I’d like to point out a really nice testing practice that I’ve been loving more and more lately.
Just about every mature testing framework out there supports the concept of custom matchers, which provide us with the ability to define our very own assertions seamlessly into the tests. Even though this ability is quite old, we don’t see it used too often and I think that’s a shame. I’ve seen this practice heavily used in the mind expanding GOOS book and just now am starting to realize its awesomeness.
Creating your own matcher usually means creating a Matcher class that performs the assertions, supplies human readable error messages and a nice constructor.
Here’s an example from the RSpec documentation:
Matchers increase readability and intent
As you should know, one of the most important rules for design is Reveals Intent. Take a quick look here, which way do you think reveals more intent?
Also, which error message do you prefer? “expected false to be true” or something along the lines of “expected comment to be anonymous”?
Matchers create robust tests
The most important advantage of all is how using matchers easily allows you to steer away from fragile tests which are the bane of a lot of testing efforts. The mark of good tests is that a change in your code doesn’t require you to perform changes in multiple tests that don’t really care for the change. Take this code for example:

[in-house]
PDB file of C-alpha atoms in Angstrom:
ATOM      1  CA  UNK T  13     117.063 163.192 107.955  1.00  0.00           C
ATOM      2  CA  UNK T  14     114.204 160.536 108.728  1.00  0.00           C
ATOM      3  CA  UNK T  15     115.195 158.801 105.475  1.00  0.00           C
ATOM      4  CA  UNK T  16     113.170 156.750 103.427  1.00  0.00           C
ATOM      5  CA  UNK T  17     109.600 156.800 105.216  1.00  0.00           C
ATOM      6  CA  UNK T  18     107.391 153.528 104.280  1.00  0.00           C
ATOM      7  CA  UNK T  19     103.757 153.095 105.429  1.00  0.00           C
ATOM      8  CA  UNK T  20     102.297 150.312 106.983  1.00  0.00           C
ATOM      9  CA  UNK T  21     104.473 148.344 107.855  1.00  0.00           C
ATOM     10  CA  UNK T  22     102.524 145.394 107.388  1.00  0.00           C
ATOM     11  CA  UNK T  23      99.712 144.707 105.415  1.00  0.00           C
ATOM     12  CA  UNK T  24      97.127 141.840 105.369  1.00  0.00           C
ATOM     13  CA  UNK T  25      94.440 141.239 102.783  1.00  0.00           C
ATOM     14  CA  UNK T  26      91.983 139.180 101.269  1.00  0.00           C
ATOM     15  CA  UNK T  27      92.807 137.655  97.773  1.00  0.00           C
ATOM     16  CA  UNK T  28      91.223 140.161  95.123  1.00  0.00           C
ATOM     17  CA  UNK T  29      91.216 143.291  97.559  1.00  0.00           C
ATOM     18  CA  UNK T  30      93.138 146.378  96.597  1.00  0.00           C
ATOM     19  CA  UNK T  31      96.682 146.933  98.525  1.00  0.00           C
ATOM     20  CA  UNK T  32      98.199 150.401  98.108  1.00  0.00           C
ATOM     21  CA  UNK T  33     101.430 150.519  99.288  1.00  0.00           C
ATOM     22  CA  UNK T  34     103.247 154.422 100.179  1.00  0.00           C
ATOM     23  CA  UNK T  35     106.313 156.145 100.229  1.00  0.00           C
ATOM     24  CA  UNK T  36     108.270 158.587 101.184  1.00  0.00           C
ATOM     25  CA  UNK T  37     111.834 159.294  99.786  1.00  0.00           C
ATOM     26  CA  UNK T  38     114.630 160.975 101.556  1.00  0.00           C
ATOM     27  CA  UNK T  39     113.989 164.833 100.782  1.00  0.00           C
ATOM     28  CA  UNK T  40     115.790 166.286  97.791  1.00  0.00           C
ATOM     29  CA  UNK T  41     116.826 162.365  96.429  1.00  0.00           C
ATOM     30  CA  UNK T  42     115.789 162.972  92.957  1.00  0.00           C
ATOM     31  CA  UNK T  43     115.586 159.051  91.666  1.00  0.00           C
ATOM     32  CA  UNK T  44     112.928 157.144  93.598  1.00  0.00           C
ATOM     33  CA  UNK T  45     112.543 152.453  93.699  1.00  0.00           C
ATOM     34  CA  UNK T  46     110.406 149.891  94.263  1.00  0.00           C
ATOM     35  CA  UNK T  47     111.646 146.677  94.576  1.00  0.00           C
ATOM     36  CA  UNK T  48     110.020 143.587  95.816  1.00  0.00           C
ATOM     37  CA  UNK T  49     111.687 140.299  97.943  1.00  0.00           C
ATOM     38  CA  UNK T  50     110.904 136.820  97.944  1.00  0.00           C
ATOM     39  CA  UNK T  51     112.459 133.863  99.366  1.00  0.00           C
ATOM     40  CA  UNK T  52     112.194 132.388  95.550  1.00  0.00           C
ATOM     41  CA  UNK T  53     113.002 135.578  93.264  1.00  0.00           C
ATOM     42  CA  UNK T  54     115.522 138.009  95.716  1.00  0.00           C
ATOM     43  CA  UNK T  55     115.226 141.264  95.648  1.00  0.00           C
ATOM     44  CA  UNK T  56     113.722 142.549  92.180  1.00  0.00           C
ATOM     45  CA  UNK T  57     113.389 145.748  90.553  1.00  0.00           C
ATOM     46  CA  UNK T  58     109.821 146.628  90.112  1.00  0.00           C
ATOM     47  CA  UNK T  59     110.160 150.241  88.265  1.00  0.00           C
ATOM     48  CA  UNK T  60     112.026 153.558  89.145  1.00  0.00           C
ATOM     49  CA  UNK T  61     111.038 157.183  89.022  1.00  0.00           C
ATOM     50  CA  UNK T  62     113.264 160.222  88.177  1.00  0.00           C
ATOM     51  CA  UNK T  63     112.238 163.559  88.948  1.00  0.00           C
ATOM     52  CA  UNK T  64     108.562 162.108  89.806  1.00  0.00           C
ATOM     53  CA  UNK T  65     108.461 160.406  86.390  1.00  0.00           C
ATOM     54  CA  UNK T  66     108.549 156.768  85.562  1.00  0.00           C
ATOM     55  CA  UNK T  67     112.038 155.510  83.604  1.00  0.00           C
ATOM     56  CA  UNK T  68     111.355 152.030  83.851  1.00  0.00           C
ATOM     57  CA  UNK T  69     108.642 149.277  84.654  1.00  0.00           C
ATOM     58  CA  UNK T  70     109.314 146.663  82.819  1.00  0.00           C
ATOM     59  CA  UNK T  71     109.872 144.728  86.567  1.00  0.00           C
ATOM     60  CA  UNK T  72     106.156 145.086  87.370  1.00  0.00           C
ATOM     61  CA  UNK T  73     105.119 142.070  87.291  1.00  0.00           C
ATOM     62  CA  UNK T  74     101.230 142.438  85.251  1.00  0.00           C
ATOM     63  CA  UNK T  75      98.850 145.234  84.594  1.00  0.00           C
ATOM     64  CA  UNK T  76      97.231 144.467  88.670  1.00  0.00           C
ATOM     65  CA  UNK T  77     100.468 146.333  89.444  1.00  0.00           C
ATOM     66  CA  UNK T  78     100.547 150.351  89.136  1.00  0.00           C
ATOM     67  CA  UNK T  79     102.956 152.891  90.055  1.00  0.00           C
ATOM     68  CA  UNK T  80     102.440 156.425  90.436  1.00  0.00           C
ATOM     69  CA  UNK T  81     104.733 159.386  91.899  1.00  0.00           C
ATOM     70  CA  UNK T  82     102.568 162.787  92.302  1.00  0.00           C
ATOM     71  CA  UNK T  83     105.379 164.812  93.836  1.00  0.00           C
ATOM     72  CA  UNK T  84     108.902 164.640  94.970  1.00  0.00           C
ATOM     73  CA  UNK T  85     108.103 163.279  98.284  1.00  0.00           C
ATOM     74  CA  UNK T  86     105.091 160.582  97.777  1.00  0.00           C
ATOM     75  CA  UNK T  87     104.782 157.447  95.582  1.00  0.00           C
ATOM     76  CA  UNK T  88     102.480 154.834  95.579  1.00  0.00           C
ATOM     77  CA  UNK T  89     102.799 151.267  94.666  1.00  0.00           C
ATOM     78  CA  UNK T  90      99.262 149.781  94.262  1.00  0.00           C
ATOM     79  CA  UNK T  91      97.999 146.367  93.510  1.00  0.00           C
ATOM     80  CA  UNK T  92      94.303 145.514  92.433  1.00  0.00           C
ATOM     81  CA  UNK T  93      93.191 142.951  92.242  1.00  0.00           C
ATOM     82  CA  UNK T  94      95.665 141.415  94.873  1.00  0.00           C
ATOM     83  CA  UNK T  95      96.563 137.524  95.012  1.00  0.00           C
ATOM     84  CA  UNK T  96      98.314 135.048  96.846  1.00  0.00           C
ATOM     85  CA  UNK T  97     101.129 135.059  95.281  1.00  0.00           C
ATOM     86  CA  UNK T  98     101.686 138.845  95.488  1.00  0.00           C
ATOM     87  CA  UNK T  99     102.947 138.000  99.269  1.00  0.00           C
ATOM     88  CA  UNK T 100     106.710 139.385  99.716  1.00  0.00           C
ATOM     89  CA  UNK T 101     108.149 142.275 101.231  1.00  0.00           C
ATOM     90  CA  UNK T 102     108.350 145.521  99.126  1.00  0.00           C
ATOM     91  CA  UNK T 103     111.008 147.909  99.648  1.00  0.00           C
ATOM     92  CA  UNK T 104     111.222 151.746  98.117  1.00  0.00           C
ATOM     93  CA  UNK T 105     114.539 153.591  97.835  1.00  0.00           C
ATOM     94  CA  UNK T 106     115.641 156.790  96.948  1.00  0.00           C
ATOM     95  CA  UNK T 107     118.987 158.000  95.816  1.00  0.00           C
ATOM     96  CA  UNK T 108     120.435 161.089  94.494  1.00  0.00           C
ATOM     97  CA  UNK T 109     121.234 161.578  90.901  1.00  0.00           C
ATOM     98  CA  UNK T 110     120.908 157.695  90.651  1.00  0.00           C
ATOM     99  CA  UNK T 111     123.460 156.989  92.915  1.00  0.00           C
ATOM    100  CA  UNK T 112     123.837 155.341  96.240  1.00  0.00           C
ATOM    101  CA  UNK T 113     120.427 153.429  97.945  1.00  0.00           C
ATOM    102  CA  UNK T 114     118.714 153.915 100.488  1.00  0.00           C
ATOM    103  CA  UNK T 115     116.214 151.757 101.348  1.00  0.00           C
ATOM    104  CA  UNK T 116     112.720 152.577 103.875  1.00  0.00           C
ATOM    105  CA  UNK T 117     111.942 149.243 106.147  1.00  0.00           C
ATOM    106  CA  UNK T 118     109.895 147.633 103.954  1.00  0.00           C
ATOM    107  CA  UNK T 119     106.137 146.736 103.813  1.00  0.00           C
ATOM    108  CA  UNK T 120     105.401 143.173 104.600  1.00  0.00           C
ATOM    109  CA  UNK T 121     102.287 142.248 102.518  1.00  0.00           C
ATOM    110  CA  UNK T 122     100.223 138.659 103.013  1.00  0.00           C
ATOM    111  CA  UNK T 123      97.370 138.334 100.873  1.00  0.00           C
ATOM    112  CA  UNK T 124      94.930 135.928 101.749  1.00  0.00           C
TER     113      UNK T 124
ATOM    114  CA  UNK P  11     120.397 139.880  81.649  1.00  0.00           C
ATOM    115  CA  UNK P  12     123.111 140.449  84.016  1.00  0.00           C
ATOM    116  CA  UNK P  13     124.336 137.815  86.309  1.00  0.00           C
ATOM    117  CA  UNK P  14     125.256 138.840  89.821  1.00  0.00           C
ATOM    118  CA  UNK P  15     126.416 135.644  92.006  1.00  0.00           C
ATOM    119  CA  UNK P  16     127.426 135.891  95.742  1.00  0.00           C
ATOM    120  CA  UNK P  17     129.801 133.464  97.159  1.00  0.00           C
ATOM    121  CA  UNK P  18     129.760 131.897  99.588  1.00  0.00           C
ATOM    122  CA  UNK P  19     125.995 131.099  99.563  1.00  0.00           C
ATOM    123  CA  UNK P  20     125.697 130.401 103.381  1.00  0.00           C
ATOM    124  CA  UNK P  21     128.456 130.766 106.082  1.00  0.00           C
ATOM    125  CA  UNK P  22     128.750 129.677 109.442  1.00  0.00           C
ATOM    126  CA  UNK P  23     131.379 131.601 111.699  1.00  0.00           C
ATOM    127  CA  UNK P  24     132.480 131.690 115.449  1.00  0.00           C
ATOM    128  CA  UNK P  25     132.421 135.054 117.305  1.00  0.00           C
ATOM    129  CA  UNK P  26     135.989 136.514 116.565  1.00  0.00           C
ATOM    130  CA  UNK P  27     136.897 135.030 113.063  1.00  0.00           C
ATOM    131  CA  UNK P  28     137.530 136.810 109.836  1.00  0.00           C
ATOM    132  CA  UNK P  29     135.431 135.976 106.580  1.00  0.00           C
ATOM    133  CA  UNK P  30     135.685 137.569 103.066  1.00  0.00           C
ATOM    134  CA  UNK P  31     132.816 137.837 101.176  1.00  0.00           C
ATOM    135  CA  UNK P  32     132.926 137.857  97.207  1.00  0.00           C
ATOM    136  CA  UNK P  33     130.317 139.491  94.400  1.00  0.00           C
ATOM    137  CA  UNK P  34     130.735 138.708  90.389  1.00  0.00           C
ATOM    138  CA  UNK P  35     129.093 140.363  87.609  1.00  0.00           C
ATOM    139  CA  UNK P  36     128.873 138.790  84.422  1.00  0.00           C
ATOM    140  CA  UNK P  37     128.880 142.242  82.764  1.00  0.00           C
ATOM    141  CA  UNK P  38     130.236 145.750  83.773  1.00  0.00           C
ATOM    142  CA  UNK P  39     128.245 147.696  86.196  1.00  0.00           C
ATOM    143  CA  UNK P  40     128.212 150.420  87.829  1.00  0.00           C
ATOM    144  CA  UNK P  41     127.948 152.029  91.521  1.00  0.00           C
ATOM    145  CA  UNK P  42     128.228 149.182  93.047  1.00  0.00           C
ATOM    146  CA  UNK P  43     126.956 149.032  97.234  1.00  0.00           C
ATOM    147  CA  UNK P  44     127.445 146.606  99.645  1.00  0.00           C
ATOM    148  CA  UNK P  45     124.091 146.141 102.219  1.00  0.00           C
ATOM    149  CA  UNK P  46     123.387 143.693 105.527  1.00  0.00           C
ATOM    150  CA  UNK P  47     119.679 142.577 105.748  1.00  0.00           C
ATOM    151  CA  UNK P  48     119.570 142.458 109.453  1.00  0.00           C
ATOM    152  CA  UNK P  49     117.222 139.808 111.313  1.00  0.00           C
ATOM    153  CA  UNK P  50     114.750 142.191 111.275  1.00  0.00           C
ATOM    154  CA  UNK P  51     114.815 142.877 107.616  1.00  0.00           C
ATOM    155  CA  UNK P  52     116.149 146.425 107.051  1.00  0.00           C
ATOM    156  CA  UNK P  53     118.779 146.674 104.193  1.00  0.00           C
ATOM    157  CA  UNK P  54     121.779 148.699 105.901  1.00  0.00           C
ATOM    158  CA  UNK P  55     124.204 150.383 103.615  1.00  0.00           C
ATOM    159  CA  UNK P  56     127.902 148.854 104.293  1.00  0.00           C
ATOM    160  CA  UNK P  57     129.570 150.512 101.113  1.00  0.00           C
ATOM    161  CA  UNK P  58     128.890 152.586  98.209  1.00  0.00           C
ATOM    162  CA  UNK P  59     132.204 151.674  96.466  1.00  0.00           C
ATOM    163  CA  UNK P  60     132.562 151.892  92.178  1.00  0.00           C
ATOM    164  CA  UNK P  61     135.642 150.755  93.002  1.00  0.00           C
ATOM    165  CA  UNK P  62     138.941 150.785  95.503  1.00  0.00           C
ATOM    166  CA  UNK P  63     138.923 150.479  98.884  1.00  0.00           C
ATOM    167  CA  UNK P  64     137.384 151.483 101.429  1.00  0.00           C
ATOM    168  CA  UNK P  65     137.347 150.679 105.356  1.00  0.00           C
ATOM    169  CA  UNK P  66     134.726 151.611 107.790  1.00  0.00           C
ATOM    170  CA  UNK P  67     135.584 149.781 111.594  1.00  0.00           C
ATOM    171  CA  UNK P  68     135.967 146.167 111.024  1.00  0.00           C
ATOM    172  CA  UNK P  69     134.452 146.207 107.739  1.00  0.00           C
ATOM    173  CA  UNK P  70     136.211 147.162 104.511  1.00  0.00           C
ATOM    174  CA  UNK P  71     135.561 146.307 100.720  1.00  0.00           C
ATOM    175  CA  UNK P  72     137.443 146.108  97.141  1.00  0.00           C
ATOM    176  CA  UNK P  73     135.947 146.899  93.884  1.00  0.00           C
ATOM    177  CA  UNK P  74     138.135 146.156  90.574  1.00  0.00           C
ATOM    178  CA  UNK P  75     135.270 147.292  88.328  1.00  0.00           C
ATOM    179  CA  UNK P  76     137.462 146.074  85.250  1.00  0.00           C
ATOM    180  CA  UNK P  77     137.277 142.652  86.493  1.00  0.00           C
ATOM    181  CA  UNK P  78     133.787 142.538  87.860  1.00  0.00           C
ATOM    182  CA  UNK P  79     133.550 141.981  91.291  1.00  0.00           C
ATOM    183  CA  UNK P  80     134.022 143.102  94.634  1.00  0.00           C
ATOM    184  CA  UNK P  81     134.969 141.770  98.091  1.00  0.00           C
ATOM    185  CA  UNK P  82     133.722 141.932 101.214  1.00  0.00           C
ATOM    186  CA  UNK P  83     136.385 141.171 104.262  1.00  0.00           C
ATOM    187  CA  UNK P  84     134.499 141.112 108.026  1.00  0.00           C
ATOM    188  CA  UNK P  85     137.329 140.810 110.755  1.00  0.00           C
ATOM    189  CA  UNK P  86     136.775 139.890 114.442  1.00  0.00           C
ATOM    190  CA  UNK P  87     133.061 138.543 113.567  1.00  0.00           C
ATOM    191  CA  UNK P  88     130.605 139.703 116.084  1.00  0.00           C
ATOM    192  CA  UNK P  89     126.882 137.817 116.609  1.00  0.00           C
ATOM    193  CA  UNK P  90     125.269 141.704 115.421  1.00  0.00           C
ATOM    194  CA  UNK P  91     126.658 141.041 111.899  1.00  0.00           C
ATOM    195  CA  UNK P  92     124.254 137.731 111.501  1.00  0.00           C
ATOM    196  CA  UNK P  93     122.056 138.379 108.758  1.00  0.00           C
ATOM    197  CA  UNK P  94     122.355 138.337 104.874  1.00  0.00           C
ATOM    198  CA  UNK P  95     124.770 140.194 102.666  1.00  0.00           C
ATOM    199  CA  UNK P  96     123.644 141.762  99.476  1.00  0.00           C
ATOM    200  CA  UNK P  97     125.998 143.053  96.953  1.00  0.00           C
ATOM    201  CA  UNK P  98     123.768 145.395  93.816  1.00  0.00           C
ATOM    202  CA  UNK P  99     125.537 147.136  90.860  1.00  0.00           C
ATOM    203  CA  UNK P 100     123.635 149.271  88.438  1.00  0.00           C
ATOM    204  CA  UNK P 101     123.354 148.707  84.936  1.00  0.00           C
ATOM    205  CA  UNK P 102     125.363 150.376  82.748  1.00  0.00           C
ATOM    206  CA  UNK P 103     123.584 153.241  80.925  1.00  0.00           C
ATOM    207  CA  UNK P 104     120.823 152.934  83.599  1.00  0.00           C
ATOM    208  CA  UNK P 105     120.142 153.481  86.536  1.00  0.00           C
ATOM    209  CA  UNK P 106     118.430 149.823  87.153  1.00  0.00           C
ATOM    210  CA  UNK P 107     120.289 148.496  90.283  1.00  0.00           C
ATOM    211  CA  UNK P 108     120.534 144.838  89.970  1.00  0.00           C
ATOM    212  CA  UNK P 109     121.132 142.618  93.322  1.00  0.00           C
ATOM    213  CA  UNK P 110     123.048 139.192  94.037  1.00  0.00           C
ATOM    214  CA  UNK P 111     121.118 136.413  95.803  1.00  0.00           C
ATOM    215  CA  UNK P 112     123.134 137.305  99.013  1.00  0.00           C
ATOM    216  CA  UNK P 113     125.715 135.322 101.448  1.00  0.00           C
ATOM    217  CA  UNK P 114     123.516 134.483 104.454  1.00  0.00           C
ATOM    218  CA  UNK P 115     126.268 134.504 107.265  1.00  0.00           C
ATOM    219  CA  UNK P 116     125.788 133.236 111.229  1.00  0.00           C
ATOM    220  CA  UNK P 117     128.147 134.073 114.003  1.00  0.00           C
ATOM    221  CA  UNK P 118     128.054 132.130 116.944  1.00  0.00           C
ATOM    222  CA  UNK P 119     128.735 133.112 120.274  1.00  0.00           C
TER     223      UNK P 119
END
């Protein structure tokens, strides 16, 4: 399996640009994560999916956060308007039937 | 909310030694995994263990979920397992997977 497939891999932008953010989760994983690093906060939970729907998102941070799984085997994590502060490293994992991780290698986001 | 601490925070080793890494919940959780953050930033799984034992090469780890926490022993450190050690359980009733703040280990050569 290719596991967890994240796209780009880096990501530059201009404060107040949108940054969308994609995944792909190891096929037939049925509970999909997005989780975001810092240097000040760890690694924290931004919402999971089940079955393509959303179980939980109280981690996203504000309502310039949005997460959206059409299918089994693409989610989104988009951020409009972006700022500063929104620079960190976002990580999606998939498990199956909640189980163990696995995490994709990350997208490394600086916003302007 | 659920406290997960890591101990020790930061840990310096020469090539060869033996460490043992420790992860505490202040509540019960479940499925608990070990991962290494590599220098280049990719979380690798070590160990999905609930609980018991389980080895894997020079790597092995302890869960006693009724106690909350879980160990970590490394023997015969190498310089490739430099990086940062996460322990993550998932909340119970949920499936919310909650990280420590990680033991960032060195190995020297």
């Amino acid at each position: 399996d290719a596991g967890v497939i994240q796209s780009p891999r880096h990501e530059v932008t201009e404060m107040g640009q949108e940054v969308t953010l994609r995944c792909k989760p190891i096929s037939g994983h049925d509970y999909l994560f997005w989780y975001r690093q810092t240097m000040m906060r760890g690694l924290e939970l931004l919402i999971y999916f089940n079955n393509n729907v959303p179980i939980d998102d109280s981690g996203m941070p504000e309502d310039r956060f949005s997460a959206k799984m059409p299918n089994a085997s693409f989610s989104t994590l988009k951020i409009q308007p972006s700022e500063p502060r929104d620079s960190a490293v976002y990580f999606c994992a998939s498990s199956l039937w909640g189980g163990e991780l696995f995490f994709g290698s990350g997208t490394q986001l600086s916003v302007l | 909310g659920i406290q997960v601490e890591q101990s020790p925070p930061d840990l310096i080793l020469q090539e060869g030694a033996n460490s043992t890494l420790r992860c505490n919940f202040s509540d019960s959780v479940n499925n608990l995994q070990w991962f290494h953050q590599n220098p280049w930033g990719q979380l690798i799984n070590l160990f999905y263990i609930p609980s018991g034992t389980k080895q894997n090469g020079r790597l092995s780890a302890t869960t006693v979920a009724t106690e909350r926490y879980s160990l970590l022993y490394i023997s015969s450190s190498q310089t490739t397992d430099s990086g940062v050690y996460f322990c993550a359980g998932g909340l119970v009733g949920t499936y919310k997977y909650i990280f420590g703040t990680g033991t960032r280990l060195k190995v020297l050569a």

This might seem like a standard test, but that’s not really the case. A test should assert for a single piece of knowledge, and this test actually checks several. If the purpose of this test is to check the behavior of anonymous comments, why should it change if we no longer allow replies? Or if we no longer require users for posting comments?
The magic of matchers is exactly here. You create a new matcher to check specifically the aspect your test cares about and boom, you’re decoupled!
This simple change makes your tests DRY and cool.